Unformatted text preview: Central Valley Project •Transport water south to irrigate drier Central Valley farmlands. •Control spring flooding •Diverts waters from: •Trinity River •Sacramento River •American River •Stanislaus River •San Joaquin River •85% of water for agricultural use Trinity Dam Up to 90% of Trinity River discharge diverted out of its watershed into Sacramento Valley. Part of Central Valley Project. Humboldt County--Eel River Huge seasonal variation--Note logrithmic scale. Winter rains vs dry summer season. High stream flow in winter--Note flood of 64/65. Note winter storm flow 1000-10000 times higher than summer flow. Braided rivers--varying discharge. Eel River--1 yr Sediment loads turn rivers brown during intense storm periods. This is natural, but is exacerbated by logging and grazing practices. Mattole River--10 yrs Mattole River--1 yr Inyo The Owens River is in the South Lahontan region in the rain shadow of the Sierras. Note differences between North Coast region rivers--which are strongly influenced by winter and spring rains--and Owens River (for example). Owens River streamflow is dominated by snowmelt. In what month/season is the peak flow? (See also next slide) How does the magnitude of the flow vary throughout the season? How might the streamflow in this river change if global warming continues and the Sierras start to lose their snowpack? What about rivers draining the west slopes of the Sierras like the Merced and Tolumne? Peak in July -- snowpack Lower Otay Dam State Water Project •Redistribute water primarily from Feather River watershed to urban areas. •Control spring flooding. •70% of water to urban and industrial use •30% to agricultural use Central Valley Project •Transport water south to irrigate drier Central Valley farmlands. •Control spring flooding •Diverts waters from: •Trinity River •Sacramento River •American River •Stanislaus River •San Joaquin River •85% of water for agricultural use Sacramento River Region •31% of state’s total runoff--most from west slopes of Sierras. •147 dams •Artificial levees allow natural flood plain to be populated by cities and farmland. •More than 2/3 of Californians receive some of their water from the SWP which gets most of its water from this region. Sacramento River drains Klamath Mts. American and Feather Rivers drain Sierras. Sacramento Valley Supply and Demand The drainage basin comprises about one-twelfth of the area of the continental United States. Despite its size, the Colorado River ranks only sixth among the nation’s rivers in volume of flow with an average annual flow in excess of 15 million acre-feet. In comparison, the Columbia River’s drainage area is about the same size, but its flow is about 12 times greater. Demands on the Colorado River are not limited to needs within the basin. In fact, more water is exported from the basin than from any other river in the U.S. The Colorado River provides municipal and industrial water for more than 24 million people living in the major metropolitan areas of Los Angeles, Phoenix, Albuquerque, Las Vegas, Salt Lake City, Denver, & San Diego The "Pacific Decadal Oscillation" (PDO) is a long-lived El Niño-like pattern of Pacific climate variability. While the two climate oscillations have similar spatial climate fingerprints, they have very different behavior in time. Fisheries scientist Steven Hare coined the term "Pacific Decadal Oscillation" (PDO) in 1996 while researching connections between Alaska salmon production cycles and Pacific climate (his dissertation topic with advisor Robert Francis). Dammed if you do and dammed if you don’t! Tuolumne River "Dam Hetch Hetchy! As well dam for watertanks the people's cathedrals and churches, for no holier temple has ever been consecrated by the heart of man." -- John Muir. Headwaters in Yosemite National Park. Water from the Tuolumne watershed is also sent to San Francisco via the Hetch Hetchy Reservoir and Aquaduct. Debate over Dams: (1) Environmental considerations (fisheries, scenic areas, natural river habitats) (2) All major river systems are already dammed - off-stream dams (e.g., Diamond Valley Reservoir) (3) Raise existing dams could dramatically increase storage capacity (4) Raze existing dams - dams have finite life Other Solutions: Banking water in groundwater reservoirs, transfer deals, local reservoirs, conservation not a drop to drink By the middle of this century, 7 billion people could be short of water. At best, it will be 2 billion people. approximately 71 percent of the Earth's surface is covered with water. Yet, by all accounts, the world is on the verge of a water crisis. What exactly that water crisis entails, or when it will hit, depends on what part of the world you're looking at. In droughtplagued regions, such as Zimbabwe, Mauritania, and the western United States, the water crisis has already begun. SWP can generate about 5.8 billion kilowatts/yr; it is only 3/4ths energy required to pump water through the Central Valley Edmonston pumping plant uses more energy than any other single user or facility in the state!! State Water Project • Not efficient use of topography • Requires huge energy to pump water across landscapes • SWP is California’s largest energy consumer Desalination plant is proposed by the Encinitas Power Plant. It would consume approximately 3% of the plants output (965 MW) with a load of 35 MW. 4,700-5,400 kWh per acre-feet The SWP provides approximately 24% of San Diego’s water supplies and consumes ~ 3,000 kWh/Acre-feet. Problems with desalination increased energy use and brine expulsion to environment 35 grams/liter to almost 38 grams/liter if combined with cooling water from adjacent power plant. Benefits? Aswan Dam What happens when Ethiopia and Sudan start extracting more water from the Blue Nile? White Nile is smaller source for the Nile mostly from Blue Nile Climate Population growth Polution Sea level changes ___ How much can we push the system? 1964 by Arno Penzias and Robert Wilson- background radiation Evidence for Water Stony Planets Gassy Planets El Nino Southern Oscillation (ENSO) El Nino conditions are only one end member of a system oscillating between two extremes. When the pressure differential is low (low SOI) the trade winds slacken and the West Pacific Warm Pool runs “downhill” towards the east. This results in warmer waters and a deeper thermocline in the east, as well as eastward movement of the region of precipitation. The opposite conditions (La Nina) result from an increased pressure differential (high SOI). Note thermocline position along S. America Arid Region (desert) down stream of mountains Runoff Sierra Snowpack Tides Estimated Temperatures for the Midieval Warm Period and the Little Ice Age MWP LIA State Water Project •Redistribute water primarily from Feather River watershed to urban areas. •Control spring flooding. •70% of water to urban and industrial use •30% to agricultural use Central Valley Project •Transport water south to irrigate drier Central Valley farmlands. •Control spring flooding •Diverts waters from: •Trinity River •Sacramento River •American River •Stanislaus River •San Joaquin River •85% of water for agricultural use The drainage basin comprises about one-twelfth of the area of the continental United States. Despite its size, the Colorado River ranks only sixth among the nation’s rivers in volume of flow with an average annual flow in excess of 17.5 million acre-feet. So Where do we go from here? Where will you be the day after tomorrow?? But be here at 11:30 next Monday! ...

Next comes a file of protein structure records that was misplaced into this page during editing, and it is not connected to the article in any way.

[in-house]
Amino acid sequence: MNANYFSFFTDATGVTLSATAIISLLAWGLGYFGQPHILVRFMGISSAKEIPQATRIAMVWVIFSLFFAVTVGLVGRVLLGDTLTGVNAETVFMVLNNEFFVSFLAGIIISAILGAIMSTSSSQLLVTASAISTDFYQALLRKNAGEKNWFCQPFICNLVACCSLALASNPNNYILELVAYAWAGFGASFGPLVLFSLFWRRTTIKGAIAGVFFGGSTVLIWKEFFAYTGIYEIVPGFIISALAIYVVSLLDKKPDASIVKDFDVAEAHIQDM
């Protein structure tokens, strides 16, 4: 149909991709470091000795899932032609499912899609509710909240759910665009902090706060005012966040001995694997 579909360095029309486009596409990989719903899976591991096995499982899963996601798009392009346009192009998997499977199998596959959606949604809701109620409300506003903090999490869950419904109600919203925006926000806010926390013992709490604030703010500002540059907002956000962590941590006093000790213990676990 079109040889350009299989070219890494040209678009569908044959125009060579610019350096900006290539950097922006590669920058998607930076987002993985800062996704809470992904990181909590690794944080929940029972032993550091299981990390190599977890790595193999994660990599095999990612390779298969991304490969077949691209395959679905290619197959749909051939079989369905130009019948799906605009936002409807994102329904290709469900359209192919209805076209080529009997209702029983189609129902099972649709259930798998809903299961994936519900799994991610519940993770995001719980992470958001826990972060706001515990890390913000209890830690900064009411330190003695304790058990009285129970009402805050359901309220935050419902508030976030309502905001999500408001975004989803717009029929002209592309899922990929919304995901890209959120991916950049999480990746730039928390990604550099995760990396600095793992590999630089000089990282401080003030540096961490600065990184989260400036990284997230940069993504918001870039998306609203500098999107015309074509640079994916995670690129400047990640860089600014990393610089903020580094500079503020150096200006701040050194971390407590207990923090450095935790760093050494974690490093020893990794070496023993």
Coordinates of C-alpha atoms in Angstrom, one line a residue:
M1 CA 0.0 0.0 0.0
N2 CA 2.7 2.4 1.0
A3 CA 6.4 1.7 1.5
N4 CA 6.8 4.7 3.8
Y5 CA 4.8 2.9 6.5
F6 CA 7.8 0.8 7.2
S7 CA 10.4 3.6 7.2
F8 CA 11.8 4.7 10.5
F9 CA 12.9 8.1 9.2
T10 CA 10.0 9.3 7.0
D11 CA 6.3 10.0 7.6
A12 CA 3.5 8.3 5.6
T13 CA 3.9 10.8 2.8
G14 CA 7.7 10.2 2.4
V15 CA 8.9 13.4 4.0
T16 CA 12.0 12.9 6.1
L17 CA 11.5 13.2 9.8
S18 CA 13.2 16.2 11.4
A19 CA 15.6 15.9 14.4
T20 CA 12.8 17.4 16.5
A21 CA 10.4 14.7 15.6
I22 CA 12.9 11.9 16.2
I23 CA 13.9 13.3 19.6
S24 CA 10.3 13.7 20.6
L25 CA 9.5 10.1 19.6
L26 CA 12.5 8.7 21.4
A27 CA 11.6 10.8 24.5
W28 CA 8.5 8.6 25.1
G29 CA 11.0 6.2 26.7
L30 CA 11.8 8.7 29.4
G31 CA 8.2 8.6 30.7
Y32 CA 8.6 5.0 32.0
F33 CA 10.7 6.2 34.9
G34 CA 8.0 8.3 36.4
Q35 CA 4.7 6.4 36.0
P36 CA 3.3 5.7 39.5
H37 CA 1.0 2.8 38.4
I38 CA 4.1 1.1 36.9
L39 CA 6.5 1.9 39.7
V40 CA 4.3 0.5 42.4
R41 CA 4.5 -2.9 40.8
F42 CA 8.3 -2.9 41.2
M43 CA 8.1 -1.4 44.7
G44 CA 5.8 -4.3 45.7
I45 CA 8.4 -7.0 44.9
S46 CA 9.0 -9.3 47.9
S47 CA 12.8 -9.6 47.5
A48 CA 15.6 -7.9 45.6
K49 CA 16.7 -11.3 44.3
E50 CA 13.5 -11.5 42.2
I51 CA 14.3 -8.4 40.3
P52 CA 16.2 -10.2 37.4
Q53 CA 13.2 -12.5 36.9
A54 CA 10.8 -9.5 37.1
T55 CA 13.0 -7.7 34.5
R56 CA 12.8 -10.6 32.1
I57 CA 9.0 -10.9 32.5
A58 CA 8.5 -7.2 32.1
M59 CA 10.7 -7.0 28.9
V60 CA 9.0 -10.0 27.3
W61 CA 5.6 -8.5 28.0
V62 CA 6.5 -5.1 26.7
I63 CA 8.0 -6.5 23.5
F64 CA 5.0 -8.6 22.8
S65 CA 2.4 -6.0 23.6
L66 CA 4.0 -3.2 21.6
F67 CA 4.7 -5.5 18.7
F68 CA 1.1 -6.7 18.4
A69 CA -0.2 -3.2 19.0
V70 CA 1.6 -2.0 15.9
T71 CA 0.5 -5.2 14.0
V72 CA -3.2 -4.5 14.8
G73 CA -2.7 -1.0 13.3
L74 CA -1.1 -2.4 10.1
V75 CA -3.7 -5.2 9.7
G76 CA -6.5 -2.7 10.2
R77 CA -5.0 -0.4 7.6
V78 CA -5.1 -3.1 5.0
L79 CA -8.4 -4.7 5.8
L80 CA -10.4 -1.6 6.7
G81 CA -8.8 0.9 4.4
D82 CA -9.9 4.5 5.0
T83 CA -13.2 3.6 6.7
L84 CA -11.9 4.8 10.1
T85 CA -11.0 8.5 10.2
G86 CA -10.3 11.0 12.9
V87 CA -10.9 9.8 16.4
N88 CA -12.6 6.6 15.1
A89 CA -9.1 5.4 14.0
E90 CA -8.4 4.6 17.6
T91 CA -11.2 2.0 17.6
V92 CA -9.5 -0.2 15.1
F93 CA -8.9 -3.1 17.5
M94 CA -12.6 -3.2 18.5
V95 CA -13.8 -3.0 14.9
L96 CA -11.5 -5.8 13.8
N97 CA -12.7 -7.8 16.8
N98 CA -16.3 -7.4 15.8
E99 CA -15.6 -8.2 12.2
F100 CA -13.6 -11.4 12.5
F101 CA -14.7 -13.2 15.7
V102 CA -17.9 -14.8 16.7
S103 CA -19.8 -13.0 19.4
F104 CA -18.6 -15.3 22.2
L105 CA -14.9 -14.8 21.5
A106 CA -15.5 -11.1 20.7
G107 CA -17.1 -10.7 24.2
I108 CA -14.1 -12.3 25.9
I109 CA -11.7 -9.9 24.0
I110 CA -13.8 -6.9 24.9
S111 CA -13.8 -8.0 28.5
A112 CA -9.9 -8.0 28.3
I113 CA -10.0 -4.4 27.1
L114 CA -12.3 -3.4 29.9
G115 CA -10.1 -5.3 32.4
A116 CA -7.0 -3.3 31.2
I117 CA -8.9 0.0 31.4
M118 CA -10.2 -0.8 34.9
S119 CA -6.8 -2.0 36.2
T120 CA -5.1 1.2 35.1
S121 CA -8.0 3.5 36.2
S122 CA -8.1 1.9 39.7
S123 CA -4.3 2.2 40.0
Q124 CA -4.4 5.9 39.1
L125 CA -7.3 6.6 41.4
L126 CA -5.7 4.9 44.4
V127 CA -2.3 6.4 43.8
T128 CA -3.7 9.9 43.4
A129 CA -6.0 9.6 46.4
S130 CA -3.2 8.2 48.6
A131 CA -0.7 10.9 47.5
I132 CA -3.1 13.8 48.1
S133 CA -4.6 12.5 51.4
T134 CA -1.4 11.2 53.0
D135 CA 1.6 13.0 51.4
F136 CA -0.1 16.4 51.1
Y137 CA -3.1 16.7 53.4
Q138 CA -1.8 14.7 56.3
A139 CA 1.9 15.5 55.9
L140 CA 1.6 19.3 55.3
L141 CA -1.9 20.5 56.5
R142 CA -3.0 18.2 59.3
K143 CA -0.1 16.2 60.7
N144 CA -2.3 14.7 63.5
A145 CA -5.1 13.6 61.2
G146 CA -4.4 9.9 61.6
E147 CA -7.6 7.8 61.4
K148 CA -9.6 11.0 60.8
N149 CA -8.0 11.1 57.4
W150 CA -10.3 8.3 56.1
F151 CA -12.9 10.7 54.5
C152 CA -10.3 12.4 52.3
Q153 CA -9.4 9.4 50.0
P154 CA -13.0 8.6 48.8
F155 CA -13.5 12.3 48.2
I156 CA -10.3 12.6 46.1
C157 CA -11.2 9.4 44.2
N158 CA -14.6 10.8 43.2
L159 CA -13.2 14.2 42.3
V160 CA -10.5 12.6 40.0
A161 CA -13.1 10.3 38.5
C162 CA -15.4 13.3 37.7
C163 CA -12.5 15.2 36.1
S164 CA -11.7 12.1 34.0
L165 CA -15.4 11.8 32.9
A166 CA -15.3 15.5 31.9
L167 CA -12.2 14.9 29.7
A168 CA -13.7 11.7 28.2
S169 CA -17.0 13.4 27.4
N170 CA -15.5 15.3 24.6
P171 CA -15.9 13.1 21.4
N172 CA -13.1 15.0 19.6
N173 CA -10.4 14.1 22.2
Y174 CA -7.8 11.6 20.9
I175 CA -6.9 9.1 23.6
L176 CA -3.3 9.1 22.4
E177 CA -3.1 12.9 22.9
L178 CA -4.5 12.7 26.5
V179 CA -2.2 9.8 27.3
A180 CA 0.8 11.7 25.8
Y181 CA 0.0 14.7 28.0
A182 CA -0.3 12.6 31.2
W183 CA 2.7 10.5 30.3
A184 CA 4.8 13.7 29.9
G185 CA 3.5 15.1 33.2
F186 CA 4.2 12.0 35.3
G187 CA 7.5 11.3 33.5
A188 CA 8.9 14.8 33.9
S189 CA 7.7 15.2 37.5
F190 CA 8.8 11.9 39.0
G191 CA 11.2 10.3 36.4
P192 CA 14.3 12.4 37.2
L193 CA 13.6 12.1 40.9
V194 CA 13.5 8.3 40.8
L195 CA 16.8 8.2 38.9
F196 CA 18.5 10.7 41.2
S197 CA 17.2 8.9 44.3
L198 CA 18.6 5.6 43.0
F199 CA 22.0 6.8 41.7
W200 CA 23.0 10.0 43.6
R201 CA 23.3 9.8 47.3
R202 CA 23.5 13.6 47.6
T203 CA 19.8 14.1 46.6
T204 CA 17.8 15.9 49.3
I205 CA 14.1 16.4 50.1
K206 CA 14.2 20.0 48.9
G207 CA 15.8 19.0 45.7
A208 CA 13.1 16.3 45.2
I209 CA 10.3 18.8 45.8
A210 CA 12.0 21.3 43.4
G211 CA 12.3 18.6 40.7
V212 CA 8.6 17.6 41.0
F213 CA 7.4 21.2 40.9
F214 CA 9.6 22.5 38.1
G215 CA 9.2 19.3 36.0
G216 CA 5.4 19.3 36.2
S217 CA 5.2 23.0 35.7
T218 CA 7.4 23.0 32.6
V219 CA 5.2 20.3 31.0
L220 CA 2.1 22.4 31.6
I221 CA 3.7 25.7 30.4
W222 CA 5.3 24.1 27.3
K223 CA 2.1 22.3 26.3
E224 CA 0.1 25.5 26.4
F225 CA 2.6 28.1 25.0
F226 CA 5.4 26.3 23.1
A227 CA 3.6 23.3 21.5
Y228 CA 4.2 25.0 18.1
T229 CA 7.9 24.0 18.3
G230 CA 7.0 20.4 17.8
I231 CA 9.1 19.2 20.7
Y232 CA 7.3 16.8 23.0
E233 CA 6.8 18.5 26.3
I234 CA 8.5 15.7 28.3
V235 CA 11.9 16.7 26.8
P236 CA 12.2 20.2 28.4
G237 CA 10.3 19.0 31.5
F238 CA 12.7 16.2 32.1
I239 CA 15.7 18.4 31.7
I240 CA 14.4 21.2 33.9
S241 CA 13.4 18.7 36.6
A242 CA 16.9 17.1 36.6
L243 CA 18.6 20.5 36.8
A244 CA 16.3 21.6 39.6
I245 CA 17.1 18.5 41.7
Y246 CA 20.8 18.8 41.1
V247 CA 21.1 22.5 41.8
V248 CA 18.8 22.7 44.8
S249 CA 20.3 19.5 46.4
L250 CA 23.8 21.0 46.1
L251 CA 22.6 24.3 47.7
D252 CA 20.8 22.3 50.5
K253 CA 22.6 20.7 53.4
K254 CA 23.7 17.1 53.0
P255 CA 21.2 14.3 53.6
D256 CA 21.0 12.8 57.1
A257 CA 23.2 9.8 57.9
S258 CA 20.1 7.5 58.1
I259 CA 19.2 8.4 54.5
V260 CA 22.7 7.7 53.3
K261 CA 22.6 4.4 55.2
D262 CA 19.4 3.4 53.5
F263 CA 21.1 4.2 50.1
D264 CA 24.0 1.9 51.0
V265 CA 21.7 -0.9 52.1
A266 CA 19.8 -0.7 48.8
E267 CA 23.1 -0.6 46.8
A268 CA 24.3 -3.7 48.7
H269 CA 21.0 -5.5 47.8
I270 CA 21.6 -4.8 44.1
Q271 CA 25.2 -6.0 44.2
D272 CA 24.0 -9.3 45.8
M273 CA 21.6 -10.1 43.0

View Full Document

This note was uploaded on 03/23/2012 for the course SIO 35 taught by Professor Driscoll,n during the Winter '08 term at UCSD.

Ask a homework question - tutors are online